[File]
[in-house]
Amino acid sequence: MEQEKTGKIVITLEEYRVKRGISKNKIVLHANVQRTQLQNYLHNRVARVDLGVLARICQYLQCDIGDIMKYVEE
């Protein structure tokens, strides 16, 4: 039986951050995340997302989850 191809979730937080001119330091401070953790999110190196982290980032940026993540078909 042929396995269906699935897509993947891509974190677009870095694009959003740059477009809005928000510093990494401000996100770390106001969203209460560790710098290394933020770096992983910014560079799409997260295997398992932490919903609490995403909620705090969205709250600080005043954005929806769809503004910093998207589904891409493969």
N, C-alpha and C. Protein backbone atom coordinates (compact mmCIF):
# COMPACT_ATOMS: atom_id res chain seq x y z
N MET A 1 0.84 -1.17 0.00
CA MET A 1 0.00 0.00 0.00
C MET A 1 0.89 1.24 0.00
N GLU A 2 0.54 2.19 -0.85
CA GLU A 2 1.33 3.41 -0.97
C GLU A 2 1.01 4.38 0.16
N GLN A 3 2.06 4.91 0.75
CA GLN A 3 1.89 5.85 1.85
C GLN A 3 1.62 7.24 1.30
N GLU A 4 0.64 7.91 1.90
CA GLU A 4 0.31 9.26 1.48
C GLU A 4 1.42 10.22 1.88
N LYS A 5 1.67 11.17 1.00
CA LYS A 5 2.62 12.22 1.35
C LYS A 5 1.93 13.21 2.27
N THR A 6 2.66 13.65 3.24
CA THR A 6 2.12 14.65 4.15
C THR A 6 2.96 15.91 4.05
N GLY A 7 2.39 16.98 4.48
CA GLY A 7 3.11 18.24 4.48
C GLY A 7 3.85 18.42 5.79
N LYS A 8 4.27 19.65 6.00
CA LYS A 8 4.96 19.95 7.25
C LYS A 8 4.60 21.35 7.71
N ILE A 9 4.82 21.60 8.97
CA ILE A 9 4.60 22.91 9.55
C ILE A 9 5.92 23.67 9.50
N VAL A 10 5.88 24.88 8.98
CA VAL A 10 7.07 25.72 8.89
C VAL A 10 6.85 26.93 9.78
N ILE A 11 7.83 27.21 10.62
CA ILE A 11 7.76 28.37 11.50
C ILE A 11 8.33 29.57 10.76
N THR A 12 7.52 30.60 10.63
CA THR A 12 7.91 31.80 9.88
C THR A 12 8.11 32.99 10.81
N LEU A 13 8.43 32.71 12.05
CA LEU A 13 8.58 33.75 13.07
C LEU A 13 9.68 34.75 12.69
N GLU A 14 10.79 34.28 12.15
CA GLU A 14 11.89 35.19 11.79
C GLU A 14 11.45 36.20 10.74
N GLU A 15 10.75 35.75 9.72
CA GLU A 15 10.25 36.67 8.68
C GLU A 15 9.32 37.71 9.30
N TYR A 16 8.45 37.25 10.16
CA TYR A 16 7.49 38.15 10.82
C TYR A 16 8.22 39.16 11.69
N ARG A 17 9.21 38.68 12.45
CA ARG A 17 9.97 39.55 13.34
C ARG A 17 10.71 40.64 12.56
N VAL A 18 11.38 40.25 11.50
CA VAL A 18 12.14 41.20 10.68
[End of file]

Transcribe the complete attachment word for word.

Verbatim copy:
[in-house]
Amino acid sequence: MEQEKTGKIVITLEEYRVKRGISKNKIVLHANVQRTQLQNYLHNRVARVDLGVLARICQYLQCDIGDIMKYVEE
């Protein structure tokens, strides 16, 4: 039986951050995340997302989850 191809979730937080001119330091401070953790999110190196982290980032940026993540078909 042929396995269906699935897509993947891509974190677009870095694009959003740059477009809005928000510093990494401000996100770390106001969203209460560790710098290394933020770096992983910014560079799409997260295997398992932490919903609490995403909620705090969205709250600080005043954005929806769809503004910093998207589904891409493969």
N, C-alpha and C. Protein backbone atom coordinates (compact mmCIF):
# COMPACT_ATOMS: atom_id res chain seq x y z
N MET A 1 0.84 -1.17 0.00
CA MET A 1 0.00 0.00 0.00
C MET A 1 0.89 1.24 0.00
N GLU A 2 0.54 2.19 -0.85
CA GLU A 2 1.33 3.41 -0.97
C GLU A 2 1.01 4.38 0.16
N GLN A 3 2.06 4.91 0.75
CA GLN A 3 1.89 5.85 1.85
C GLN A 3 1.62 7.24 1.30
N GLU A 4 0.64 7.91 1.90
CA GLU A 4 0.31 9.26 1.48
C GLU A 4 1.42 10.22 1.88
N LYS A 5 1.67 11.17 1.00
CA LYS A 5 2.62 12.22 1.35
C LYS A 5 1.93 13.21 2.27
N THR A 6 2.66 13.65 3.24
CA THR A 6 2.12 14.65 4.15
C THR A 6 2.96 15.91 4.05
N GLY A 7 2.39 16.98 4.48
CA GLY A 7 3.11 18.24 4.48
C GLY A 7 3.85 18.42 5.79
N LYS A 8 4.27 19.65 6.00
CA LYS A 8 4.96 19.95 7.25
C LYS A 8 4.60 21.35 7.71
N ILE A 9 4.82 21.60 8.97
CA ILE A 9 4.60 22.91 9.55
C ILE A 9 5.92 23.67 9.50
N VAL A 10 5.88 24.88 8.98
CA VAL A 10 7.07 25.72 8.89
C VAL A 10 6.85 26.93 9.78
N ILE A 11 7.83 27.21 10.62
CA ILE A 11 7.76 28.37 11.50
C ILE A 11 8.33 29.57 10.76
N THR A 12 7.52 30.60 10.63
CA THR A 12 7.91 31.80 9.88
C THR A 12 8.11 32.99 10.81
N LEU A 13 8.43 32.71 12.05
CA LEU A 13 8.58 33.75 13.07
C LEU A 13 9.68 34.75 12.69
N GLU A 14 10.79 34.28 12.15
CA GLU A 14 11.89 35.19 11.79
C GLU A 14 11.45 36.20 10.74
N GLU A 15 10.75 35.75 9.72
CA GLU A 15 10.25 36.67 8.68
C GLU A 15 9.32 37.71 9.30
N TYR A 16 8.45 37.25 10.16
CA TYR A 16 7.49 38.15 10.82
C TYR A 16 8.22 39.16 11.69
N ARG A 17 9.21 38.68 12.45
CA ARG A 17 9.97 39.55 13.34
C ARG A 17 10.71 40.64 12.56
N VAL A 18 11.38 40.25 11.50
CA VAL A 18 12.14 41.20 10.68